The tomb of Merefnebef was discovered in 1997 on the site of Saqqara, by a team from The Polish Centre of Mediterranean Archaeology of the Warsaw University, controlled by Prof. Karol Myśliwiec. The discovery followed two years of location work on the terrain, notably geophysical, followed by surveys.

The monument is a rock-hewn structure with a mud brick superstructure, located in a cliff ledge which runs north-south approx. 120m west of surrounding wall of the step pyramid of king Netjerykhet-Djoser. It belongs to a character, until now unknown, a vizier from the beginning of the 6th Dynasty (2350-2160 B.C.), which carried the names of Merefnebef, Fefi and Unasankh. It will be seen that the history of the monument is complex, with the later changes due to family and political problems.

The mastaba, which is very fragile, is and will remain closed to the public. By the intervention of Mdm. Christiane Hachet, director of the collection "Champollion" the Editions du Rocher, I was able to come into contact in 2007 with the Prof. Karol Myśliwiec. With his agreement, this exceptional monument can now be admired by all on Osirisnet.
Both will find here the expression of my gratitude for the confidence which they show me. [T.Benderitter].


The monument is located in the western part of the vast necropolis of Saqqara, a zone which for a long time was ignored by archaeologists. And in fact, a vast practically virgin zone spreads on the map between the pyramid and the combined mastaba of .

Nevertheless, the zone between the surrounding wall of the pyramid of Djoser and the rocky ledge seems literally crammed with burials of a variable age ().

Just below the surface is, buried under the sand, a vast necropolis essentially dating from the Ptolemaic period, with elements which could go back on one hand to the Old Kingdom, and to extend on the other hand to the Roman period.
Thus, it is more than 500 burials which were brought to light by 2008. In most cases, these represent mummies beautifully enclosed in cartonnage, but also simply bones in the sand, or modest anthropoid coffins of wood or terracotta (). Many bodies were also directly placed in the sand, with or without matting.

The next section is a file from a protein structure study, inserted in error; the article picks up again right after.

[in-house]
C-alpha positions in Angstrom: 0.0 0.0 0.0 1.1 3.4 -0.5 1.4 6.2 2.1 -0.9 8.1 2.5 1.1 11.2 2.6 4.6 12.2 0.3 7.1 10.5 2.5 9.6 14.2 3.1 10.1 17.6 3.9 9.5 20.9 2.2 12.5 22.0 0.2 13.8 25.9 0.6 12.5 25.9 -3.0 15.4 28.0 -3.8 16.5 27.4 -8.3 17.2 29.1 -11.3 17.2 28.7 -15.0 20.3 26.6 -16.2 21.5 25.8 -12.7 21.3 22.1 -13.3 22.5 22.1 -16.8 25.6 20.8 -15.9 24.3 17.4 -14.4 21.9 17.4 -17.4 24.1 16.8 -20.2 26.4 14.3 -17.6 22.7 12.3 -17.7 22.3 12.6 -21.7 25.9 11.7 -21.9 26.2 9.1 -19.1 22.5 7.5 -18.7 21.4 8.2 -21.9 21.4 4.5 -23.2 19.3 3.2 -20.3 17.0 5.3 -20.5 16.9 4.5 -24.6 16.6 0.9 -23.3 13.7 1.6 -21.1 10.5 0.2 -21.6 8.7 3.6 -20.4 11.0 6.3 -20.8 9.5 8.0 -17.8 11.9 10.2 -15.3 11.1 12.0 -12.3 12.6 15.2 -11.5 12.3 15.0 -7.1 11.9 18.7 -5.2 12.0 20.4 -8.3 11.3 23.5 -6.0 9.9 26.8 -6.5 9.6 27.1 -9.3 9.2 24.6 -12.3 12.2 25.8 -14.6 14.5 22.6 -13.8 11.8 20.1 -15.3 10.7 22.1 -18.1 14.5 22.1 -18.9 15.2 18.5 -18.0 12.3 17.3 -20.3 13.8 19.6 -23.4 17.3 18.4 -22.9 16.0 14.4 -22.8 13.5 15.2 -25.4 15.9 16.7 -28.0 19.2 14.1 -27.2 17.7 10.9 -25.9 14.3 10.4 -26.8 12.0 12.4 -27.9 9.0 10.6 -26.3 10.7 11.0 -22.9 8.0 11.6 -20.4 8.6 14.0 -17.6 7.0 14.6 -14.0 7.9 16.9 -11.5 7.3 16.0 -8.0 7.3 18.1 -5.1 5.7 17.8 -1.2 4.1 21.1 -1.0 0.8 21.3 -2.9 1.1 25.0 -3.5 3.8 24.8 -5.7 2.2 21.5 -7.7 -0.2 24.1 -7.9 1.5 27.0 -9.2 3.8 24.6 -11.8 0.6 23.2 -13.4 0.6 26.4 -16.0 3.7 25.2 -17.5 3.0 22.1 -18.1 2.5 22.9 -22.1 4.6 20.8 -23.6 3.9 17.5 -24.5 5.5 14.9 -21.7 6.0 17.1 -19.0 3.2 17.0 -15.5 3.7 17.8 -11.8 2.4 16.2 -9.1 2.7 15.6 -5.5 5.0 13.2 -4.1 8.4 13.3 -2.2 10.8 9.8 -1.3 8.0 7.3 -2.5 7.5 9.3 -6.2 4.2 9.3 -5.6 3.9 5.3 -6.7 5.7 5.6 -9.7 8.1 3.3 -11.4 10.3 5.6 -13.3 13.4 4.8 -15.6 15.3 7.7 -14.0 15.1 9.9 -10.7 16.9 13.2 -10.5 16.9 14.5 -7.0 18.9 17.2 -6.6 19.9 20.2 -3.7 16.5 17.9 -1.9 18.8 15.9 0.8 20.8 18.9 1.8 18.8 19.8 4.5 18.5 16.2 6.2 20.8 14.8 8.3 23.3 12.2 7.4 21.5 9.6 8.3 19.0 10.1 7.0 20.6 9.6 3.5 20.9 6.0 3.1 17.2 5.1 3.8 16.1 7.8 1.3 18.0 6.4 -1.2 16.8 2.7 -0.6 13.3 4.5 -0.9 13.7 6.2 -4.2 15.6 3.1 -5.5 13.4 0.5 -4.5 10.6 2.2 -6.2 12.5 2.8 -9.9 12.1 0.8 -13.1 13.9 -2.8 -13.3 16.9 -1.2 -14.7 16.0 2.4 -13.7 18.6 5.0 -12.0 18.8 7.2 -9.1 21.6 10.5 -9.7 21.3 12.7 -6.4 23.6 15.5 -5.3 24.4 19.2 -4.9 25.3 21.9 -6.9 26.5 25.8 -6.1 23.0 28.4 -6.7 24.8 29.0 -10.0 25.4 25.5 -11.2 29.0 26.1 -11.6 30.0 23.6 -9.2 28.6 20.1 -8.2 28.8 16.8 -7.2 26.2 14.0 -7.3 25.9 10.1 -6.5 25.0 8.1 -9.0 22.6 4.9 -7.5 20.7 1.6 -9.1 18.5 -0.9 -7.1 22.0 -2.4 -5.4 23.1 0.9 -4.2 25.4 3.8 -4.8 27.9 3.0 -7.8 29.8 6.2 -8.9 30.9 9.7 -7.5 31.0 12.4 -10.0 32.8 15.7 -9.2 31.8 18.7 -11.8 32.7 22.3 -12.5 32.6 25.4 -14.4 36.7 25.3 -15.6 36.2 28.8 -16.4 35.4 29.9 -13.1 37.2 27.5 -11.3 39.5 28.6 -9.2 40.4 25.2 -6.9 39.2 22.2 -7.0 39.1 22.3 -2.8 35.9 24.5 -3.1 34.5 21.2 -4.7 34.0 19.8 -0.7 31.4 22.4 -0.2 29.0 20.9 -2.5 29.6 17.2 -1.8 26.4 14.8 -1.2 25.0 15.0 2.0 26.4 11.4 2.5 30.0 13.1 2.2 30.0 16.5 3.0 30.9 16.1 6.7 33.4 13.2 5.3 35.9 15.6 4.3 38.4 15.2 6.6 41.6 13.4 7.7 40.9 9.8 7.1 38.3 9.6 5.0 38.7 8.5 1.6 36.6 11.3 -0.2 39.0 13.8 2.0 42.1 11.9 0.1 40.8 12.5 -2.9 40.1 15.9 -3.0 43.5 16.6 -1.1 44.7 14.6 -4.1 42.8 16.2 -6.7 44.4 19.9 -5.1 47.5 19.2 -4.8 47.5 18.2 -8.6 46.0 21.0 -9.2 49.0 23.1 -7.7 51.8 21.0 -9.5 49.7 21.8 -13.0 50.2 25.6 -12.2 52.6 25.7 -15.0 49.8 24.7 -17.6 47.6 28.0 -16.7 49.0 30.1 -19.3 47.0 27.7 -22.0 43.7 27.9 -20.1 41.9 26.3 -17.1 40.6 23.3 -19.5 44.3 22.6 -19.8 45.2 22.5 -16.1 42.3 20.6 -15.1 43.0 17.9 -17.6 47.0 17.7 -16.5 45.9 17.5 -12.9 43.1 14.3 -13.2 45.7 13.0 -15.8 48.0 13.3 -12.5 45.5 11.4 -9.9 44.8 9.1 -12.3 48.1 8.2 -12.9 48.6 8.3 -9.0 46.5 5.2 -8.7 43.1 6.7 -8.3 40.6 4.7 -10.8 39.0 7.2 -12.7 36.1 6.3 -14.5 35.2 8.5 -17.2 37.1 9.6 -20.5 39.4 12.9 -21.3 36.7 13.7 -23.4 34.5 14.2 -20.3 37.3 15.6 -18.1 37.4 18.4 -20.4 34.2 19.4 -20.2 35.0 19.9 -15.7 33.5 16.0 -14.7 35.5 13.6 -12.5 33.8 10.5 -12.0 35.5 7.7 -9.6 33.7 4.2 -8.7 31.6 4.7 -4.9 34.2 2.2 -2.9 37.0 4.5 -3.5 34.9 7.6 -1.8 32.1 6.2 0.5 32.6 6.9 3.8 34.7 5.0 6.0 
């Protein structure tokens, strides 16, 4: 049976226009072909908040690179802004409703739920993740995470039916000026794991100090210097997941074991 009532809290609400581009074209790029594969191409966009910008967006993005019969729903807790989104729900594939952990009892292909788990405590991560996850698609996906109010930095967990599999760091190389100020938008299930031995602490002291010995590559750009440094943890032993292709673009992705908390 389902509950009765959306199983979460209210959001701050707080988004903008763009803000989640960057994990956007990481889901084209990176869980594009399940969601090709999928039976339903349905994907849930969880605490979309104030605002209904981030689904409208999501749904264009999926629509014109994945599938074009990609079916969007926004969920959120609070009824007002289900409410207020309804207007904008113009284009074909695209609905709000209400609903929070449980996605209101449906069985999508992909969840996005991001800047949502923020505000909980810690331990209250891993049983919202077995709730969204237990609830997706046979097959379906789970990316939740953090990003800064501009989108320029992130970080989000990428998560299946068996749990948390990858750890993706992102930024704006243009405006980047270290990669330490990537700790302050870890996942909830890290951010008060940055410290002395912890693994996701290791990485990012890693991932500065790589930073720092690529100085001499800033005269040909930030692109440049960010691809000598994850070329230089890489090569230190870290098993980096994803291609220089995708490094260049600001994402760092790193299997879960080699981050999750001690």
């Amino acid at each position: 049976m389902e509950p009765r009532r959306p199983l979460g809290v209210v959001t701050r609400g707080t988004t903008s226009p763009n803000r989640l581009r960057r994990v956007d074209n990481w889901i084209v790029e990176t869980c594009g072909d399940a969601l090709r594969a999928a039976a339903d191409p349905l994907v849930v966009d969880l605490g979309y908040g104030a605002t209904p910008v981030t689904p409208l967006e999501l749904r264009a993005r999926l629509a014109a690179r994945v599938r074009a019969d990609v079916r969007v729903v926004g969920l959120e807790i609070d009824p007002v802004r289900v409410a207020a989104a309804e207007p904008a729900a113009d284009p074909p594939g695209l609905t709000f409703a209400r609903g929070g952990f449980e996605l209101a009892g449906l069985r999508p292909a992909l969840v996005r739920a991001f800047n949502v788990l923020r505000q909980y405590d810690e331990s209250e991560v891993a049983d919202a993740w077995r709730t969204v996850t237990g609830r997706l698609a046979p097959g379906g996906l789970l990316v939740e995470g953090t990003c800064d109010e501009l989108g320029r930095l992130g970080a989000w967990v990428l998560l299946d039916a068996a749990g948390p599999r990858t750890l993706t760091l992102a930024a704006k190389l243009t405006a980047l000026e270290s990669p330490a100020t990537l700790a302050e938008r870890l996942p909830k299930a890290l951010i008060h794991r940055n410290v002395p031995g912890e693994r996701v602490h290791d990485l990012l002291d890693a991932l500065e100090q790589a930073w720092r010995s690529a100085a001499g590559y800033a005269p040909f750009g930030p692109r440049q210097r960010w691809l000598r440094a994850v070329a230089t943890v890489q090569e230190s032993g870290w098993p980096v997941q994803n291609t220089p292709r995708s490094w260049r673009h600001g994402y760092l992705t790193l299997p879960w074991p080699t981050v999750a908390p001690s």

The lower layers relate to structures of the Old Kingdom (and could also be from the First Intermediate Period).
Many monuments are found there, either in mud brick, or dug into the cliff. All have been plundered, probably soon after their construction, because objects of later periods are not found.
One special case (which will be the subject of a publication in 2009) is that of a mastaba discovered in 2003, to the north of that of Merefnebef, which belongs to a funerary priest by the name of Niankhnefertum (Temi), attached to the pyramids of Teti and Unas. He seems to have lived shortly after Merefnebef, and was inspired by Nefernebef's chapel for his own tomb.

Merefnebef's mud brick mastaba and the funerary well shaft of the tomb of Merefnebef are located on a rocky outcrop of the plateau, which overhangs the area where his decorated chapel and forecourts were created.
In its final stage of construction, the complex included two cult areas. The first, to the west (and lower than the other), is the chapel carved into the rock. The other, to the east (and on a higher level), is a smaller construction which was added later. The funerary complex was never finished, as will be discussed later.

Some stages of excavation of the complex


The archaeological activity is accompanied systematically by restoration work (). In the case of the tomb of Merefnebef, this takes place after various physical, chemical and petrographic analyses, which is done in laboratories in Poland. To protect the monument and its unique paintings, it is necessary to consolidate the climatic conditions in the tomb.